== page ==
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Thread: Airlock water Evaporated......may have saved it.

  1. Question Airlock water Evaporated......may have saved it.

    I started my mead back in May. This is my first batch every.

    The way i made them was in a 1 gallon milk jug and 2 2L coke bottles with a tube into a glass of water.

    I checked on the mead 30 minutes ago and noticed all the water in each cup had evaporated. I smell checked and taste tested each and none of the 3 bottles smelled or tasted bad. All 3 had the faint smell of alcohol so i am hopeful.

    I added 1 teaspoon of sugar and 1/2 teaspoon of yeast to each per a friend who has experience in mead making.

    I re-sealed each jug, replaced the tubes in water, and returned each jug into the closet wear i was keeping them.

    Has this happened to anyone before?

    Have you been able to save the mead?

    I create it this way because this is the first time i've made mead. If this works then i may invest in a legit set with the ability to check alcohol percentages.

  2. #2
    Join Date
    Feb 2008
    Location
    UK - South Coast.
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    3,631

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    If you don't pay attention to the water in the airlock (irrespective of type), then it's gonna evaporate (the hotter your climate generally, the quicker etc). If you sulphite the mead(s) with the appropriate amount (one campden tablet per gallon usually - so a half in the 2litre size etc), then fill the airlock etc, it should be fine.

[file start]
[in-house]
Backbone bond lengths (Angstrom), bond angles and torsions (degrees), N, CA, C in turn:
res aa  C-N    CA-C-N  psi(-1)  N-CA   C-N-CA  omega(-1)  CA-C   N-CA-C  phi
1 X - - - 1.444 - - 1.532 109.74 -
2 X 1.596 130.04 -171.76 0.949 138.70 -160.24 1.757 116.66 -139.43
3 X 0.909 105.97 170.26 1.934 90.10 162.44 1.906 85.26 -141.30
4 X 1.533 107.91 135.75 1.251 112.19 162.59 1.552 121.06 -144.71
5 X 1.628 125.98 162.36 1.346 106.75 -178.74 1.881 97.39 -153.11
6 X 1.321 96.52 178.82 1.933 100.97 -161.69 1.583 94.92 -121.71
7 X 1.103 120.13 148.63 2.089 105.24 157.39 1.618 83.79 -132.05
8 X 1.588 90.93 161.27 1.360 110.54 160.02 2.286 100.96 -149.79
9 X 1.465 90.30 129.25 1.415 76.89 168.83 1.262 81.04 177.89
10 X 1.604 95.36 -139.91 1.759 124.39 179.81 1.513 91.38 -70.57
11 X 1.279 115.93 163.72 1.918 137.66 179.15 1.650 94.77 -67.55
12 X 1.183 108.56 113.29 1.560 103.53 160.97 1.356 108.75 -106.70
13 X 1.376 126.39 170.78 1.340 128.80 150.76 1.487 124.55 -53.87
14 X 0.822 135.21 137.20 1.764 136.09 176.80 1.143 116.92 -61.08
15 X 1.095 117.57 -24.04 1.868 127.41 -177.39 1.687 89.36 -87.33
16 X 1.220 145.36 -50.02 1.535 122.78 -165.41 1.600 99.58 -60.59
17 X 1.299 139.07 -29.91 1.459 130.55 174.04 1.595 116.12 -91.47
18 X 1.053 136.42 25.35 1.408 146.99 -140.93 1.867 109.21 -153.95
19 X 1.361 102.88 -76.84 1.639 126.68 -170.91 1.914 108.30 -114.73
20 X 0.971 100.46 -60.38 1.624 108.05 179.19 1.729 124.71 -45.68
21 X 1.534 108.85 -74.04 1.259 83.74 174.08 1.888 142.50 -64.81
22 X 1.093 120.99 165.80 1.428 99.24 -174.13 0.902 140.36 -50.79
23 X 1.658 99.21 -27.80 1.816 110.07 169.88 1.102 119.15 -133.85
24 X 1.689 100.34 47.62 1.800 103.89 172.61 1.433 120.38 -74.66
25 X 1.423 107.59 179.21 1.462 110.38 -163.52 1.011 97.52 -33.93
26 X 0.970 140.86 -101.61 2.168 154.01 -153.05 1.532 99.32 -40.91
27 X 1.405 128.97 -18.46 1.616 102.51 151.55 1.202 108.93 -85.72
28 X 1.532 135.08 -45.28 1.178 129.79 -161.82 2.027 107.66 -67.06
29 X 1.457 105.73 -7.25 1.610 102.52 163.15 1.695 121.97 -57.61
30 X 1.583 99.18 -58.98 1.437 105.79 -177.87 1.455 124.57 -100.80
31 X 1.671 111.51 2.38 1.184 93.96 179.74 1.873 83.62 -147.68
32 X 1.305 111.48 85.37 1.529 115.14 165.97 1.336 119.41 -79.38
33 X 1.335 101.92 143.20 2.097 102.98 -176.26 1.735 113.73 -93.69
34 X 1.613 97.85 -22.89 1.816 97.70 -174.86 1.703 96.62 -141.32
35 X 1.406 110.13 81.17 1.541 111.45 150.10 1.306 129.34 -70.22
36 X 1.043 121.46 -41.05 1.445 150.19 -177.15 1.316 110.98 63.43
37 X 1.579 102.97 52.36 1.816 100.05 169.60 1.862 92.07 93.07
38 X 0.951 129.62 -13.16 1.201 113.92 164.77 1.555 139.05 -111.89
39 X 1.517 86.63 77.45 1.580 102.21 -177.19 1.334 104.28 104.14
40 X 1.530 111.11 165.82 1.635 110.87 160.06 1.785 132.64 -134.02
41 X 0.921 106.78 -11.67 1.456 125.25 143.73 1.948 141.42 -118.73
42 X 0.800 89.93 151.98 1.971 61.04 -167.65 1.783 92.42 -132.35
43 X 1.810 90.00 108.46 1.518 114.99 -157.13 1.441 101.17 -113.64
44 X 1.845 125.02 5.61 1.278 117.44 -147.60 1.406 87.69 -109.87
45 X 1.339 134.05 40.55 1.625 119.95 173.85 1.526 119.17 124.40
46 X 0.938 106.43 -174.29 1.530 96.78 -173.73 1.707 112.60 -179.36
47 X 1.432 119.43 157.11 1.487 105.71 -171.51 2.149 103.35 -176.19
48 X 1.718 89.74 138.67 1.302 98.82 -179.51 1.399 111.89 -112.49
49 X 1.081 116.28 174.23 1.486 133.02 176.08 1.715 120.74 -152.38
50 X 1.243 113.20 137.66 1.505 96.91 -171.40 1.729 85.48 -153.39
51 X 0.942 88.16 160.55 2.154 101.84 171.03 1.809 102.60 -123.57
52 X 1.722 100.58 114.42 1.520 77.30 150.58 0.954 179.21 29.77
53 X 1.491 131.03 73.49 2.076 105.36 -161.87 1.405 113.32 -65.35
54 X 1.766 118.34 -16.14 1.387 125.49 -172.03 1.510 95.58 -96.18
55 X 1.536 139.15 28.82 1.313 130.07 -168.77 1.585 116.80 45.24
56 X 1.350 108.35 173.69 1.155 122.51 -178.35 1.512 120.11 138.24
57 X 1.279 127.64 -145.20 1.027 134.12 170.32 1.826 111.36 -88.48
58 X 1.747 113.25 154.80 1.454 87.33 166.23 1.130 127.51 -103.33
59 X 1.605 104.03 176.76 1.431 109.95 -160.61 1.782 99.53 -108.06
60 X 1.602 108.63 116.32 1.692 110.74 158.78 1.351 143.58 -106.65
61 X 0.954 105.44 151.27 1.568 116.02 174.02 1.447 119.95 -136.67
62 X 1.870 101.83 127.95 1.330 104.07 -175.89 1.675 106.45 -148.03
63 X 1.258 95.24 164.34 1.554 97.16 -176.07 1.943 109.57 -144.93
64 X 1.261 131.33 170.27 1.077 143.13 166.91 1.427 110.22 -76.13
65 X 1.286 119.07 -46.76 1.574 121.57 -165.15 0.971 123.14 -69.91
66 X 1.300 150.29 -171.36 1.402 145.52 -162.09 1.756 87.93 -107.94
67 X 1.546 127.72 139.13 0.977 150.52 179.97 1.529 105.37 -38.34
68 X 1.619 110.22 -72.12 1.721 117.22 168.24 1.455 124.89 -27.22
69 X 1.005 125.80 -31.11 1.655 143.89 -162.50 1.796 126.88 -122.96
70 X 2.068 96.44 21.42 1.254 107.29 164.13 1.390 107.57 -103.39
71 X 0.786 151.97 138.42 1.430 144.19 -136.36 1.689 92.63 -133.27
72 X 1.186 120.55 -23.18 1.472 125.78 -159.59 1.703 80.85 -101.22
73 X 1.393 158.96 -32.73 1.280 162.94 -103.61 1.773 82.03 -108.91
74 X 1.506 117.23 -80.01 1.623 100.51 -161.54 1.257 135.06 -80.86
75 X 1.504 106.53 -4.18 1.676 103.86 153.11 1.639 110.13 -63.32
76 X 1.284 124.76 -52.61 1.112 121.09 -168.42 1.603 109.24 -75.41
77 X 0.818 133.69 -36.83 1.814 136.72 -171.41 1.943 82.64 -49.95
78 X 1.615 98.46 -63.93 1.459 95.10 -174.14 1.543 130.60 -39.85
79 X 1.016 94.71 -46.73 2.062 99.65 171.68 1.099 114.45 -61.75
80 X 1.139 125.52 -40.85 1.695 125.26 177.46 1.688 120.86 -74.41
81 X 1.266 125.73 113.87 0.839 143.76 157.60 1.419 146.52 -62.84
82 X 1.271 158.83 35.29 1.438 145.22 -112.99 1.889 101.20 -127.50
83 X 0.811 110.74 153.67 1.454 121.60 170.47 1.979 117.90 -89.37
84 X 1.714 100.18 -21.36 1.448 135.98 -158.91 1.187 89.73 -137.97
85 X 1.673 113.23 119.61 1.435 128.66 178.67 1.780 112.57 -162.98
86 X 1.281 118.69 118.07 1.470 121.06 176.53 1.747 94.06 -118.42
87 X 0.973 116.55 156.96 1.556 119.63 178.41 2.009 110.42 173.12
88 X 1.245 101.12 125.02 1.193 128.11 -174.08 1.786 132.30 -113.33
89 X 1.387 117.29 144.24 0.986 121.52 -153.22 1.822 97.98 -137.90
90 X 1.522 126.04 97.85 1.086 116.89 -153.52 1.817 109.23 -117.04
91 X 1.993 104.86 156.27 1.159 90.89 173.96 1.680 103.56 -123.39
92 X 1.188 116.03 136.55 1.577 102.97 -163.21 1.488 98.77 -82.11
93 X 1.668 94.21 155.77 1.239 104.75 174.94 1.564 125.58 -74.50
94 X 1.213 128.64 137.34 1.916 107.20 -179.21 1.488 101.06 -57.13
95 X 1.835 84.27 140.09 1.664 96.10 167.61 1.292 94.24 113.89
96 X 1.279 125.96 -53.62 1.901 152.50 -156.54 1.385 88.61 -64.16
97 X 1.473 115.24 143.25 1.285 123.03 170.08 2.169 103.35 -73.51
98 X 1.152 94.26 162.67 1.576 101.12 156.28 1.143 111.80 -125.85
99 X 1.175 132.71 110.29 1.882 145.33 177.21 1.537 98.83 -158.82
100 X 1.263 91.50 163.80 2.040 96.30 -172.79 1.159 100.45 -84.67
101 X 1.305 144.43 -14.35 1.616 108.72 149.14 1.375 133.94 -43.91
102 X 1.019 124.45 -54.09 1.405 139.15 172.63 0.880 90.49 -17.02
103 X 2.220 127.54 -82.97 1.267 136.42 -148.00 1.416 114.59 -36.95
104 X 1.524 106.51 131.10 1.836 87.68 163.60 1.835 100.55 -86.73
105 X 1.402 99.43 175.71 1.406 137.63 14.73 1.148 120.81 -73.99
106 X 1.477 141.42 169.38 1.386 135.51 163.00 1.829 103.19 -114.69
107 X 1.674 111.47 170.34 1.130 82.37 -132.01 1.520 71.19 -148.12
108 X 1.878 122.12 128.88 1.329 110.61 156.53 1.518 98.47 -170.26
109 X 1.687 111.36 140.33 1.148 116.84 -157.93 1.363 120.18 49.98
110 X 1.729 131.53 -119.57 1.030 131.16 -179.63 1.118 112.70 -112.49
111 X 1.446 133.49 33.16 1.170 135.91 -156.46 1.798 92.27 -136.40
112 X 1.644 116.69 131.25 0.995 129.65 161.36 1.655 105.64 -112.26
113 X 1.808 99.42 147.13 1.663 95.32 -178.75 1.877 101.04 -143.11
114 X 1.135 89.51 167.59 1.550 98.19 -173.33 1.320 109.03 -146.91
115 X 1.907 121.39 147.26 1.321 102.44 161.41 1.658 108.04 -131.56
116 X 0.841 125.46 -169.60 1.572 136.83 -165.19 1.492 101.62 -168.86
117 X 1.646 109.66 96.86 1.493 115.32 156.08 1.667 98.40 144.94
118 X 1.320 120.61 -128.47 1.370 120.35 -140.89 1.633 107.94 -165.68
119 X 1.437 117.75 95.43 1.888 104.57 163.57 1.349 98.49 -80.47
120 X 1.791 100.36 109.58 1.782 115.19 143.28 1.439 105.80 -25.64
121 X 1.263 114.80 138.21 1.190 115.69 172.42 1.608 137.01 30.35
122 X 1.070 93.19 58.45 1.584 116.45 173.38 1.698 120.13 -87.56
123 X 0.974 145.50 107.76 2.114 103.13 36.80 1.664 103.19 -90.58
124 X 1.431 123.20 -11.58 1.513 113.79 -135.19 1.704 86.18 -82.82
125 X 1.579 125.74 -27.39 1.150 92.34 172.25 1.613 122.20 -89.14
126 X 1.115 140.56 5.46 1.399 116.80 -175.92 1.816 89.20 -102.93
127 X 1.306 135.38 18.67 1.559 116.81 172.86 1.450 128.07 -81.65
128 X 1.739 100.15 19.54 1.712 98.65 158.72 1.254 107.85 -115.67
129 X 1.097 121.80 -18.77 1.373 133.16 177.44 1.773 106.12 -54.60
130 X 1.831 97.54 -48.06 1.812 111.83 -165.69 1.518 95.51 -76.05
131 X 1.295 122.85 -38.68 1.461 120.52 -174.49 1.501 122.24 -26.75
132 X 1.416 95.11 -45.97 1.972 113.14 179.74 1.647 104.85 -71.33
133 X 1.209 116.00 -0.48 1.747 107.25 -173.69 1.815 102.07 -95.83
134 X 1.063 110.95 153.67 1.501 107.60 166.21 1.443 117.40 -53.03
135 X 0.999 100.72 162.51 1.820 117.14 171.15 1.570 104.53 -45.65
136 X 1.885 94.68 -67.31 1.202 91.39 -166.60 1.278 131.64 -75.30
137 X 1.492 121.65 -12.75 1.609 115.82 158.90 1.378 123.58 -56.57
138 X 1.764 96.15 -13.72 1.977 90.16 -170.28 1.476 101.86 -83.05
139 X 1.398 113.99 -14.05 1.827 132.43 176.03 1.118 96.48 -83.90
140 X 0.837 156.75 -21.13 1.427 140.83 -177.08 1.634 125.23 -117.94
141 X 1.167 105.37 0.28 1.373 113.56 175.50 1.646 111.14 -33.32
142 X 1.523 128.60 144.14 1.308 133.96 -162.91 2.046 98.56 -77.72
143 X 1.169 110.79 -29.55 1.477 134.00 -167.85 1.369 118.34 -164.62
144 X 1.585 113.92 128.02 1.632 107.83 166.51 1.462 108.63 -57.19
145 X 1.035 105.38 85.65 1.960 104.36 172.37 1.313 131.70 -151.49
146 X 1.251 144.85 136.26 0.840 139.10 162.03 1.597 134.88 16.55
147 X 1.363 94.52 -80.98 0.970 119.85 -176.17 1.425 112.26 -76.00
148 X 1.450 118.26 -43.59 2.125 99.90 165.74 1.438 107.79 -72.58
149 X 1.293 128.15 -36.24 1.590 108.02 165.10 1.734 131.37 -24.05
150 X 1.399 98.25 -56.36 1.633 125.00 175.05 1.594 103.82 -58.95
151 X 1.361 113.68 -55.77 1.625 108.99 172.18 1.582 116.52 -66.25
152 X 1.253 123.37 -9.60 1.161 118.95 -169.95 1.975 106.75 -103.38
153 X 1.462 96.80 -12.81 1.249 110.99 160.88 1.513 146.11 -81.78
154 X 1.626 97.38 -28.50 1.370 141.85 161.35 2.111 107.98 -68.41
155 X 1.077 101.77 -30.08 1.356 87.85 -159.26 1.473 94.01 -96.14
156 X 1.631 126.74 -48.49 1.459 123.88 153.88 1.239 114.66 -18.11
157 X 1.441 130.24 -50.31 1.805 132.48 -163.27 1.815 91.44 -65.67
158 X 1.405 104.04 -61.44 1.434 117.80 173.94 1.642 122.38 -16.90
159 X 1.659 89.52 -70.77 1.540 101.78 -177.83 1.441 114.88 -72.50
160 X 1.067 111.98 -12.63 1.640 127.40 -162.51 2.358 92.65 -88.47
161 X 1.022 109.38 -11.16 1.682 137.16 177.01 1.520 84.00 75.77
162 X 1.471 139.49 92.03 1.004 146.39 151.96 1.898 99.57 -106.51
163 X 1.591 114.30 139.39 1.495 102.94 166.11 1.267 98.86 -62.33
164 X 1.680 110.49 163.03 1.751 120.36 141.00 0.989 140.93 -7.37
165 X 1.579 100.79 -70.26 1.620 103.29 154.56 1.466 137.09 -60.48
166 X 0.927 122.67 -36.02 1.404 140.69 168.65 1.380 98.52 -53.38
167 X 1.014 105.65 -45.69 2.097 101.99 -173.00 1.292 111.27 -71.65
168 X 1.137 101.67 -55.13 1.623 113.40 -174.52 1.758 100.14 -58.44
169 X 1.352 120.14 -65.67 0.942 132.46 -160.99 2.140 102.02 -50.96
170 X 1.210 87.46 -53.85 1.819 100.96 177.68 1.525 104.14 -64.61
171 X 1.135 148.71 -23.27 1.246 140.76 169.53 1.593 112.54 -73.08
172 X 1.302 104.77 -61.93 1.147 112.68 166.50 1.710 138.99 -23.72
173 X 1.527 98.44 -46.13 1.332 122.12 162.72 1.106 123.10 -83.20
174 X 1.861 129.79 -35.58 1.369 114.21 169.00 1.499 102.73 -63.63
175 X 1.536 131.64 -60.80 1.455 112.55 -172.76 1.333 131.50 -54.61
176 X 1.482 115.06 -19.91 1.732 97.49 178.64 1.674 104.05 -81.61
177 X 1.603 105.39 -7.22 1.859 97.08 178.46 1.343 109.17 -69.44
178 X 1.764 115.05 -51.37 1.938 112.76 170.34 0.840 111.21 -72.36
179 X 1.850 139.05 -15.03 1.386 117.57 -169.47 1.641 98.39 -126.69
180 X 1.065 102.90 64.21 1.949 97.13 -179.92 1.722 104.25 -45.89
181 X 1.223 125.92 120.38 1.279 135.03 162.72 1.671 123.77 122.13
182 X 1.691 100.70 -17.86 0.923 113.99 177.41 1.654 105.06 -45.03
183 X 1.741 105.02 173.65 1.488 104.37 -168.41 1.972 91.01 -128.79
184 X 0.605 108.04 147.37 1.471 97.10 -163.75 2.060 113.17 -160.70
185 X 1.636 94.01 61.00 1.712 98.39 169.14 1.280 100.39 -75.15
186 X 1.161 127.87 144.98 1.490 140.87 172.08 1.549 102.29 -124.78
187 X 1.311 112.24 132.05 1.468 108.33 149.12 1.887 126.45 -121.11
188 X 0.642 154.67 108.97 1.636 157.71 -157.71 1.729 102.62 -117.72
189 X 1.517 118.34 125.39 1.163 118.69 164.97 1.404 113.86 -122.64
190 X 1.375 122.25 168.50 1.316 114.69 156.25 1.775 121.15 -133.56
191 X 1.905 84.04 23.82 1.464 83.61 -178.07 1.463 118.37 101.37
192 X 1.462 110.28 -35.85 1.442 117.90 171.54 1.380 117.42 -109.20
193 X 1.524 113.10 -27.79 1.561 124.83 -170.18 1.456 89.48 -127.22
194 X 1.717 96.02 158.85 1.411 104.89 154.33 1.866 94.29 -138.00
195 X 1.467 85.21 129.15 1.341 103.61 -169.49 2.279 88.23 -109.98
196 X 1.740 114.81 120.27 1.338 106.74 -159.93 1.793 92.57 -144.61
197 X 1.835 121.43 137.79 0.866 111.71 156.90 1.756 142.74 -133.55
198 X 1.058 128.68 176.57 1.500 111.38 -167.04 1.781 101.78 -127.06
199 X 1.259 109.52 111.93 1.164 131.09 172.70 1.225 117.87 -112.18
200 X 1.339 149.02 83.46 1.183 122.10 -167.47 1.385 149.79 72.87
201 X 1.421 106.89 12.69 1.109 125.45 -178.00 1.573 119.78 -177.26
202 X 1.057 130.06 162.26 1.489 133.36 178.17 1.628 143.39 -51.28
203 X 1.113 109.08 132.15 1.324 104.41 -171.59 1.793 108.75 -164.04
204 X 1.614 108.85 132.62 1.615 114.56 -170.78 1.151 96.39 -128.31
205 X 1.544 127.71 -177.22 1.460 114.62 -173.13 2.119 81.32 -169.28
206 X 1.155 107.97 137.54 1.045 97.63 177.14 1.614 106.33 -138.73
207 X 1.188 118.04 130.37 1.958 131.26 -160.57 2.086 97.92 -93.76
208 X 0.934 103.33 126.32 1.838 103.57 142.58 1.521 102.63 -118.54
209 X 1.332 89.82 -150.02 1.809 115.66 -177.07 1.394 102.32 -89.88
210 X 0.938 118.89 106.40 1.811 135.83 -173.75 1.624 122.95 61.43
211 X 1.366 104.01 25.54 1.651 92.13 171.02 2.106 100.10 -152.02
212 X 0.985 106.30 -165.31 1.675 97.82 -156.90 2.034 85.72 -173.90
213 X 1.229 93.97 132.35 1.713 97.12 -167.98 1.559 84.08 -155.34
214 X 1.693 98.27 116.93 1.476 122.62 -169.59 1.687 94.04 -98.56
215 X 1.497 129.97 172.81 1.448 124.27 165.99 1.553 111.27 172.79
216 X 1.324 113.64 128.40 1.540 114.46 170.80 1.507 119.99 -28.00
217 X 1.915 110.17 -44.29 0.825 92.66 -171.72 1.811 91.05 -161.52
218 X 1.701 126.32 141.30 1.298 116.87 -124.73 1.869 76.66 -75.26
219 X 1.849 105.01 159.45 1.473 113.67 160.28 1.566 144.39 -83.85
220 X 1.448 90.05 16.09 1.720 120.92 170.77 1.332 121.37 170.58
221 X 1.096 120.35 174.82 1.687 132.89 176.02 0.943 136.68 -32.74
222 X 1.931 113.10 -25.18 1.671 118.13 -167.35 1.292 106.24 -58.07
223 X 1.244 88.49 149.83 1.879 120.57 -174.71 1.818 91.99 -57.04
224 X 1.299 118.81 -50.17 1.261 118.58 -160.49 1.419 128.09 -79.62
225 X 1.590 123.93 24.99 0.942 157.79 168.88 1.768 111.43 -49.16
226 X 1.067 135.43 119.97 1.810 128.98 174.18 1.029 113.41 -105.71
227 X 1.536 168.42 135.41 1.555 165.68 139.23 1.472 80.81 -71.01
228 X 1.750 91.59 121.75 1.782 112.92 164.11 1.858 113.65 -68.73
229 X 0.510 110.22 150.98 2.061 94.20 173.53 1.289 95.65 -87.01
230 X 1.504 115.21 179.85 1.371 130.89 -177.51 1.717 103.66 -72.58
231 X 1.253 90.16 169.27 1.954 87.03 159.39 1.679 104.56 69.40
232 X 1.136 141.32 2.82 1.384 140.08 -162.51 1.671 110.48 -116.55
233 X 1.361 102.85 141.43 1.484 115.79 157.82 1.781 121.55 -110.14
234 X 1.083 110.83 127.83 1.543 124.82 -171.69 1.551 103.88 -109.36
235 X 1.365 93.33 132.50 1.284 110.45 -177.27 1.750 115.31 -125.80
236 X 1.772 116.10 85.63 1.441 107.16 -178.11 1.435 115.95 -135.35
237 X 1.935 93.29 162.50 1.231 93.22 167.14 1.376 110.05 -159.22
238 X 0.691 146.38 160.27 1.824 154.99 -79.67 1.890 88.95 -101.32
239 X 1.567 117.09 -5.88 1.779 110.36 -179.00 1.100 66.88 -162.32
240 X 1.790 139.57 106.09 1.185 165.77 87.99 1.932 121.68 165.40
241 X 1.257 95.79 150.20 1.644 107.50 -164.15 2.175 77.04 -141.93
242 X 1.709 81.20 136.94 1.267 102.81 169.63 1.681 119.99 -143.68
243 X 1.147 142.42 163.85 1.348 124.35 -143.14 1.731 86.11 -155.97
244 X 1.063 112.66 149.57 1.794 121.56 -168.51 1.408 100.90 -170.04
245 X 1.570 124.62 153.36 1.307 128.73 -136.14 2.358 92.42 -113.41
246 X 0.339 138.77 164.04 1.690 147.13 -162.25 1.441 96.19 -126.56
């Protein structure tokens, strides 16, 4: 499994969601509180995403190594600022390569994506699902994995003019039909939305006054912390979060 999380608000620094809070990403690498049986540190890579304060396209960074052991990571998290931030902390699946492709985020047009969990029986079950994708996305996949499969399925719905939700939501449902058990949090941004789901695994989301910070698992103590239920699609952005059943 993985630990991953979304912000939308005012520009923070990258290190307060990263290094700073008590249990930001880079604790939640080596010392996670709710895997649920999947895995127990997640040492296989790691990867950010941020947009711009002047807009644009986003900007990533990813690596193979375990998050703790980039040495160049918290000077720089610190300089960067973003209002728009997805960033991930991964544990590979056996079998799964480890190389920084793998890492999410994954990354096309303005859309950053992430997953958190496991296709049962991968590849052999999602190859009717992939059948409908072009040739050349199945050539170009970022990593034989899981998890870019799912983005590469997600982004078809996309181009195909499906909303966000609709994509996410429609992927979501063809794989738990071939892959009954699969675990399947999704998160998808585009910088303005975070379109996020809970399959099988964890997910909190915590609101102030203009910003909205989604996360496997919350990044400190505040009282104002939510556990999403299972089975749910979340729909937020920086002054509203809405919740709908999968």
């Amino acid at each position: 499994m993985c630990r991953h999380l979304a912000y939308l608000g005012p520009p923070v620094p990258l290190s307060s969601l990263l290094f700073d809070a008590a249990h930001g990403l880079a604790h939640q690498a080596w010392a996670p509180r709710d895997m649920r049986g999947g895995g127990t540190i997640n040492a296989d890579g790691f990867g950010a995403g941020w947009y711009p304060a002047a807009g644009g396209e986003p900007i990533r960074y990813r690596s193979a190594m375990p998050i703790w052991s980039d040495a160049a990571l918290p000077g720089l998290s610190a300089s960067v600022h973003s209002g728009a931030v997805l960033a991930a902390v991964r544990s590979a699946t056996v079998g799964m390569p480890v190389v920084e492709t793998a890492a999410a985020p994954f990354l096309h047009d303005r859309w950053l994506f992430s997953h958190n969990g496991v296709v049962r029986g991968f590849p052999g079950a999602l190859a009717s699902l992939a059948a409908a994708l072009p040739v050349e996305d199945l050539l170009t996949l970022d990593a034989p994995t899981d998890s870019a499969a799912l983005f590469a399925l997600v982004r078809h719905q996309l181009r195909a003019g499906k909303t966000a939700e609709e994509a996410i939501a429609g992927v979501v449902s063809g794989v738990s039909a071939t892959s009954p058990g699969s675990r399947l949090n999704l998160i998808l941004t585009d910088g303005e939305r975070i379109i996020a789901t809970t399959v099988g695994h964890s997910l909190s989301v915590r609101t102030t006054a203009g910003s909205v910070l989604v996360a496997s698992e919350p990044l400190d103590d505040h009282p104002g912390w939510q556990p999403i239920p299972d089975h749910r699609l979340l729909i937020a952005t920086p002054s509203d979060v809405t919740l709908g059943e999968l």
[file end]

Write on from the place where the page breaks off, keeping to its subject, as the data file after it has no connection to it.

And keep an eye on the water levels........
    here's me home brewing blog (if anyones interested....)
    and don't forget
    What the large print giveth, the small print taketh away! Tom Waits.....

  3. Default

    Quote Originally Posted by fatbloke View Post
    If you sulphite the mead(s) with the appropriate amount (one campden tablet per gallon usually - so a half in the 2litre size etc), then fill the airlock etc, it should be fine.
    I didn't use any campden.

    I live in Florida so it's blazing hot right now. It's always humid which makes everything worse.

  4. #4
    Join Date
    Oct 2012
    Location
    Miami Beach, FL
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    4,120

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    Hey Barry. Where in Florida are you? I'm in Miami Beach.


    Sent from my galafreyan transdimensional communicator 100 years from now. G

  5. Default

    Around Gainesville

  6. #6
    Join Date
    May 2007
    Location
    The Fusel Shack, in the swamp west of Ft. Lauderdale, Florida
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    8,692

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    If you use glycerine in the airlock, you won't have this issue in the future.

    I can't fathom any purpose for adding sugar or yeast at this point.
    Lanne pase toujou pi bon
    (Past years are always better)

  7. Default

    Where's the best place to buy glycerin and what type?

  8. #8
    Join Date
    May 2007
    Location
    The Fusel Shack, in the swamp west of Ft. Lauderdale, Florida
    Posts
    8,692